Expats grieve with the Thai nation on Royal cremation day

Published:  24 Oct at 6 PM
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This Thursday marks the cremation of Thailand’s much-loved King Bhumibol Adulyadej, who ruled the kingdom for 70 years.

The beloved monarch died last October 13, leaving the Thai nation mourning his passing and celebrating his extraordinary life spent serving his country and its people in a manner unique in Southeast Asia. Many Thais might well have been surprised at the number of expats who also mourned the death of a genuinely good man whose wide spectrum of talents included becoming an accomplished jazz musician and composer. The late king was known worldwide for playing Dixieland jazz with famed musicians such as Benny Goodman, as well as for receiving international awards celebrating his contribution to the genre.

One Australian expat who’s lived in Thailand for five years told the Bangkok Post he’s sensed a change in the Thai community since the king died, with people drawing closer together and supporting each other in their grief. His own sadness caused him to look more closely at the many contributions to Thai society made by the late monarch, especially his efforts to eradicate the infamous Golden Triangle drugs trade by changing the region’s focus to sustainable agriculture by means of growing profitable edible crops.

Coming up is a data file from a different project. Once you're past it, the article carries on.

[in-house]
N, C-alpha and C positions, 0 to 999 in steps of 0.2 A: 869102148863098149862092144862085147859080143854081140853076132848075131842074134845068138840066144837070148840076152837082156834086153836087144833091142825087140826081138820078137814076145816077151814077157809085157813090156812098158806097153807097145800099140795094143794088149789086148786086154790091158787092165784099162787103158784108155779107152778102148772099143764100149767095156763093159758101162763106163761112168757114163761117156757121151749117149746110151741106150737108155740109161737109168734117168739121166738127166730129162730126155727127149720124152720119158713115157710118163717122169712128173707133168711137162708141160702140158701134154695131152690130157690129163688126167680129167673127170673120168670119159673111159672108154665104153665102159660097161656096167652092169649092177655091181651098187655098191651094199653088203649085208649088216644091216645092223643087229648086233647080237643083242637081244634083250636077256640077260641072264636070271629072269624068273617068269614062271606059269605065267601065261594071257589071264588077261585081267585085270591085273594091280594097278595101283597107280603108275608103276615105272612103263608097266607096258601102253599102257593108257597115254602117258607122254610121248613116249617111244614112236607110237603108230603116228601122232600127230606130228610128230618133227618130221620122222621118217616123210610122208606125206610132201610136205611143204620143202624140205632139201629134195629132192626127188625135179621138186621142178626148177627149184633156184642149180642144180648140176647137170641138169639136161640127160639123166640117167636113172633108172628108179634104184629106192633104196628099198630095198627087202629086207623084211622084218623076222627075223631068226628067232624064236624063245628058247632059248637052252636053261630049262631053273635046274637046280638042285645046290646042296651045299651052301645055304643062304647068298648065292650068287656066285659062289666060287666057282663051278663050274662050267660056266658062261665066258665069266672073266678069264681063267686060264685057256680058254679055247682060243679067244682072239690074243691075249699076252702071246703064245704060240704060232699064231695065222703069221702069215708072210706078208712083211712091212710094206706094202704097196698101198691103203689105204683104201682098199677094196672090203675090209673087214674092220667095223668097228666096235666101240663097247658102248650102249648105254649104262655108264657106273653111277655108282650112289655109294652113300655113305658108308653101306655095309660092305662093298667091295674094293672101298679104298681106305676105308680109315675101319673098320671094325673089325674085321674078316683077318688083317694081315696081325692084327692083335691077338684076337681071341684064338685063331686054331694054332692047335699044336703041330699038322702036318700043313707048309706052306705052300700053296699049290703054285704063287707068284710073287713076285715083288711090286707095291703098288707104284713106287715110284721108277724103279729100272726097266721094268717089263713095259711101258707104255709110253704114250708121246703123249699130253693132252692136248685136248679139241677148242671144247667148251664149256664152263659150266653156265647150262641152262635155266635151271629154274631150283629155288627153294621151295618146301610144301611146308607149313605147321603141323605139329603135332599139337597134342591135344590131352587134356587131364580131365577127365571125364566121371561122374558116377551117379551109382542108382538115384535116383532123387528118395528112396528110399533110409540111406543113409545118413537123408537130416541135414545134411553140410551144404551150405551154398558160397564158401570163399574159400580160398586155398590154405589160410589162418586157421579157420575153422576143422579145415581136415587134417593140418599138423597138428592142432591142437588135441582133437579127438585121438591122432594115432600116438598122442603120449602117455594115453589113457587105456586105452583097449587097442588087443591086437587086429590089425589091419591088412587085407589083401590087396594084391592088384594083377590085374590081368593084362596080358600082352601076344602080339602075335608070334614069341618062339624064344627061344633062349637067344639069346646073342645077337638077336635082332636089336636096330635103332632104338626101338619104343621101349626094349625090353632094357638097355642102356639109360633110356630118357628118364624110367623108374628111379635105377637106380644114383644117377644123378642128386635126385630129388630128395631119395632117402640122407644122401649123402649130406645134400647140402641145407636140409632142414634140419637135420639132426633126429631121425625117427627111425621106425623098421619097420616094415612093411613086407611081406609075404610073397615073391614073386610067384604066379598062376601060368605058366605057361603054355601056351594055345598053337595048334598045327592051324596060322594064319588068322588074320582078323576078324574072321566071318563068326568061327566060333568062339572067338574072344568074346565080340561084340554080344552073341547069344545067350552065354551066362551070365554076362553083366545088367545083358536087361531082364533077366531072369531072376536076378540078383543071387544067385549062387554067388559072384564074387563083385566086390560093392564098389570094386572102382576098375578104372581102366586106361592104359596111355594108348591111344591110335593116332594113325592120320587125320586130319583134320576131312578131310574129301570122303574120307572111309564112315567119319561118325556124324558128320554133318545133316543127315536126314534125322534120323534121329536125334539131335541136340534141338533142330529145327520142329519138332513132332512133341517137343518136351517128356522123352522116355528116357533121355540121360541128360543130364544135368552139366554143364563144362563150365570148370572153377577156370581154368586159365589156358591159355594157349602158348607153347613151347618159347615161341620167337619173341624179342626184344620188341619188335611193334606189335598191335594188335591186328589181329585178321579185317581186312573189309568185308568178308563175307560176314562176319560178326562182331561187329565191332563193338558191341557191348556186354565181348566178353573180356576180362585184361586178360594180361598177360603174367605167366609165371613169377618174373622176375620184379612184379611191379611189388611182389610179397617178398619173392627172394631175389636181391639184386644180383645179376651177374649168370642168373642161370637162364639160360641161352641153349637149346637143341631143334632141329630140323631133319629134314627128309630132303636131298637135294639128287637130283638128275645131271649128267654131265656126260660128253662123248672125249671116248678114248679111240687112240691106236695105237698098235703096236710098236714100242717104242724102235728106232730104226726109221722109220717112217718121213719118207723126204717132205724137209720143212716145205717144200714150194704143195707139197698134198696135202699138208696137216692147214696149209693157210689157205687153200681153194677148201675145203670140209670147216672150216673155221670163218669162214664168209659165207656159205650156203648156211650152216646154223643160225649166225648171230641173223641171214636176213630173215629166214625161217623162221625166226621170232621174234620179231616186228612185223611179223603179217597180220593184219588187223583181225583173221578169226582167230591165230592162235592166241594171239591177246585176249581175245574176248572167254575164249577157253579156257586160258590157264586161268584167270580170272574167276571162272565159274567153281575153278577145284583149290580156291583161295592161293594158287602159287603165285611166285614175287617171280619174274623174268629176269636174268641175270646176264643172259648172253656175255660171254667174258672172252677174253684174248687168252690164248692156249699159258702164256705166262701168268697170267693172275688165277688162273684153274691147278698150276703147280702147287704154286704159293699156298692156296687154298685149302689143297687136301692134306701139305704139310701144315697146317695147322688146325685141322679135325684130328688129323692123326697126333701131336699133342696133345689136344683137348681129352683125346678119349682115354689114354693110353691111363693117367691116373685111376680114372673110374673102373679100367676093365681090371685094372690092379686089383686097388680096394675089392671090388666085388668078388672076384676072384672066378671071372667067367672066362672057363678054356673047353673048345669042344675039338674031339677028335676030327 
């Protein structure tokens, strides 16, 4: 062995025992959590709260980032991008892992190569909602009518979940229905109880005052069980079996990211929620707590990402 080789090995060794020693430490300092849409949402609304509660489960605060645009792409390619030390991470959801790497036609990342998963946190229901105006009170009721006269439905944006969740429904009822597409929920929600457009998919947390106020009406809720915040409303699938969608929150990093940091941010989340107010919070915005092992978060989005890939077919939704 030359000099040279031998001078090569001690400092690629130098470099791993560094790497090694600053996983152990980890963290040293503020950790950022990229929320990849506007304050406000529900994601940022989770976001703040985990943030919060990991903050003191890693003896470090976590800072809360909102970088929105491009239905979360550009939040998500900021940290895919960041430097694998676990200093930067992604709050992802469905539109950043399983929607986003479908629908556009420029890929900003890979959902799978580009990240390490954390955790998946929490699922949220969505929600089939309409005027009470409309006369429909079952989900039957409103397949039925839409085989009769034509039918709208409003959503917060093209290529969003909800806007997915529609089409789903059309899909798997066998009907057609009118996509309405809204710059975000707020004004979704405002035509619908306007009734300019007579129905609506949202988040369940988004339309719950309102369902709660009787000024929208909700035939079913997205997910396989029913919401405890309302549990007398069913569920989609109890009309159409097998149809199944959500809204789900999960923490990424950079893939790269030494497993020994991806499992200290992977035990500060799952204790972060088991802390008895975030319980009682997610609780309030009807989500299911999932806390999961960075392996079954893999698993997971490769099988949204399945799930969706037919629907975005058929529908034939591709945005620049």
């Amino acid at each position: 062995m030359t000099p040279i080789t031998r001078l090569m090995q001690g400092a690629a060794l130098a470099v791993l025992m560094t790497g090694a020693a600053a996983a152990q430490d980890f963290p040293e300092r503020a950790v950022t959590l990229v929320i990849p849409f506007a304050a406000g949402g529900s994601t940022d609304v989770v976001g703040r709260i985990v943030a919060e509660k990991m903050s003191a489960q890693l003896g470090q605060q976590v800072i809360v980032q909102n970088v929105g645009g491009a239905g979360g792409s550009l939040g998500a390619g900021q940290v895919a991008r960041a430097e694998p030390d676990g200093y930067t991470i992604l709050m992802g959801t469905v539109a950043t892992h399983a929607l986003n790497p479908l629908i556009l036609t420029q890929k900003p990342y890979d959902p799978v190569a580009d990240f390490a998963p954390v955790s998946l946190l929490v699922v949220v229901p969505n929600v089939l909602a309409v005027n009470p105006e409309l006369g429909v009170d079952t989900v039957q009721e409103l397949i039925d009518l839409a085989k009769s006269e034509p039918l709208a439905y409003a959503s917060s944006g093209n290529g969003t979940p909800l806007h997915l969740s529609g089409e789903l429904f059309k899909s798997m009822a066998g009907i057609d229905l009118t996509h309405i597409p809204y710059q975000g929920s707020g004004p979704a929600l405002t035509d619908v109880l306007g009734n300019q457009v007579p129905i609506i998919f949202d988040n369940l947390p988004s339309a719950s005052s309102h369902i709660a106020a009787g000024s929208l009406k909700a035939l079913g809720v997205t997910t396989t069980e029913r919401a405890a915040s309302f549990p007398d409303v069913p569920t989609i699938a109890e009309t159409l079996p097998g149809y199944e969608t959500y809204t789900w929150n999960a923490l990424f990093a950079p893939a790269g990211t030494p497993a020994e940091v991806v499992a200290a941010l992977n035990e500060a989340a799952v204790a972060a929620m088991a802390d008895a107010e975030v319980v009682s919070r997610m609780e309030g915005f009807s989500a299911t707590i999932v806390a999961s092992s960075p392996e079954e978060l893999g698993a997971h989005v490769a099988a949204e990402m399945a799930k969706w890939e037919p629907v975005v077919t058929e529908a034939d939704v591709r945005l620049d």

A New Zealander who’s lived in the kingdom for six years told reporters that, for her, the mourning period helped her understand the country’s unique culture more fully. She hopes expats who’re new to Thailand as well as tourists who’re just visiting will take the time to learn about the monarch’s life’s work on behalf of his people as this will enable them to better understand Thailand’s amazingly multi-faceted culture.

Vietnamese expat Jeff Pham has also lived and worked in Thailand for five years at the headquarters of a large company which employs both expats and Thai nationals. When the sad news broke last year, many of his Thai colleagues couldn’t help but cry, with Jeff doing his best to comfort them. No-one wanted to go out in the evening for some months, as they were still mourning the nation’s loss.

In the present day, with world instability spreading like a deadly virus and political uncertainly infecting Western countries formerly considered as models of reasoned governance, the loss of one exceptional and much-loved human being is indeed a tragedy.
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